Senators Richard Durbin (D-IL) and Chuck Grassley (R-IA) introduced the “H-1B and L-1 Visa Reform Act” on April 23, 2009. The Durbin-Grassley bill would:
- Require all employers who want to hire an H-1B worker to first make a good-faith attempt to recruit a qualified U.S. worker. Employers would be prohibited from using H-1B visa holders to displace qualified U.S. workers.
- Prohibit “H-1B only” ads and prohibit employers from hiring additional H-1B and L-1 workers if more than 50 percent of their employees are H-1B and L-1 visa holders.
- Permit the DOL to initiate investigations without a complaint and without the Labor Secretary’s personal authorization.
- Authorize the DOL to review H-1B applications for fraud.
- Allow the DOL to conduct random audits of any company that uses the H-1B program.
- Require the DOL to conduct annual audits of companies who employ large numbers of H-1B workers.
The Durbin-Grassley bill also would establish a process to investigate, audit, and penalize L-1 visa violations. The two senators introduced a similar bill in March 2007, which was folded into a comprehensive immigration reform bill that failed.
New Employee Verification Act
On April 23, 2009, Senators Gabrielle Giffords (D-AZ) and Sam Johnson (R-TX), among others, introduced the New Employee Verification Act (NEVA).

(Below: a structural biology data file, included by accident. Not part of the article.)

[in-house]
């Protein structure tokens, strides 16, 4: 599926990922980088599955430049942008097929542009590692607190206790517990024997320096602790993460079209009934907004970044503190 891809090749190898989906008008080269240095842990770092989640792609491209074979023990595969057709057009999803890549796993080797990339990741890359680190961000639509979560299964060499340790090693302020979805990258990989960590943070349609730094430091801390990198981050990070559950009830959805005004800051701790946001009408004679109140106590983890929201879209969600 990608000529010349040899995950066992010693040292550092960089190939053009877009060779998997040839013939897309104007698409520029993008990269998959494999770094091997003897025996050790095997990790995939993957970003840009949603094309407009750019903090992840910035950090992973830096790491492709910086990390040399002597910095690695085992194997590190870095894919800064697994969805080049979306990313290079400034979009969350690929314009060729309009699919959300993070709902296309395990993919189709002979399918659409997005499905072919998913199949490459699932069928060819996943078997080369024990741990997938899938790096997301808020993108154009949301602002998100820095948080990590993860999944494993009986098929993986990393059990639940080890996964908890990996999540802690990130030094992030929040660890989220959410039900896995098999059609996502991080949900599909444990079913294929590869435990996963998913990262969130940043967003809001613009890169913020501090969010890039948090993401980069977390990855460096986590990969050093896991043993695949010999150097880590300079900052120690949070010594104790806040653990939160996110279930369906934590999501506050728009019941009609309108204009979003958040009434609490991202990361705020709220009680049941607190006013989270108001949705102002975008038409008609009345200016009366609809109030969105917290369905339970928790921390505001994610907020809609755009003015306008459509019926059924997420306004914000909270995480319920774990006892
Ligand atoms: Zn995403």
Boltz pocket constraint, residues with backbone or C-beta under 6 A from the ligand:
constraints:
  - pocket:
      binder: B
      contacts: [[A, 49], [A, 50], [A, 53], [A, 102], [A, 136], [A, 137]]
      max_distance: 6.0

NEVA would require all employers to enroll in and verify the work authorization of new hires through one of two electronic employment verification systems—the Electronic Employment Verification System (EEVS) or the Secure Electronic Employment Verification System (SEEVS). The EEVS would be a new mandatory program that allows employers to electronically verify the employment eligibility of workers. Employers enrolled in EEVS would be required to accept, as proof of an employee’s identity and work authorization, only documents from the program’s list of more secure verification and identification documents. The program would provide employment verification, based on the documents presented by the employees, for U.S. citizens through the Social Security Administration (SSA) and for noncitizens through the DHS. Information would be entered into the system through each state’s new hire reporting data entry system (the National Directory of New Hires).
The SEEVS would be an alternate voluntary system that would allow employers to authenticate a worker’s actual identity (not just the documents they present) and “lock” that identity with the worker’s biometric identifier. A network of government-certified, private sector experts would be created to authenticate new employees’ identities utilizing existing background check and document screening tools. These experts would safeguard the employee identity through biometrics and confirm the individual’s work authorization through the EEVS program.
Under NEVA, the current I-9 and E-Verify systems would remain intact (E-Verify would be extended) until the proposed new system has been implemented.
Meanwhile, President Obama reportedly plans to speak publicly about immigration issues in May and to convene working groups over the summer to discuss possible legislation.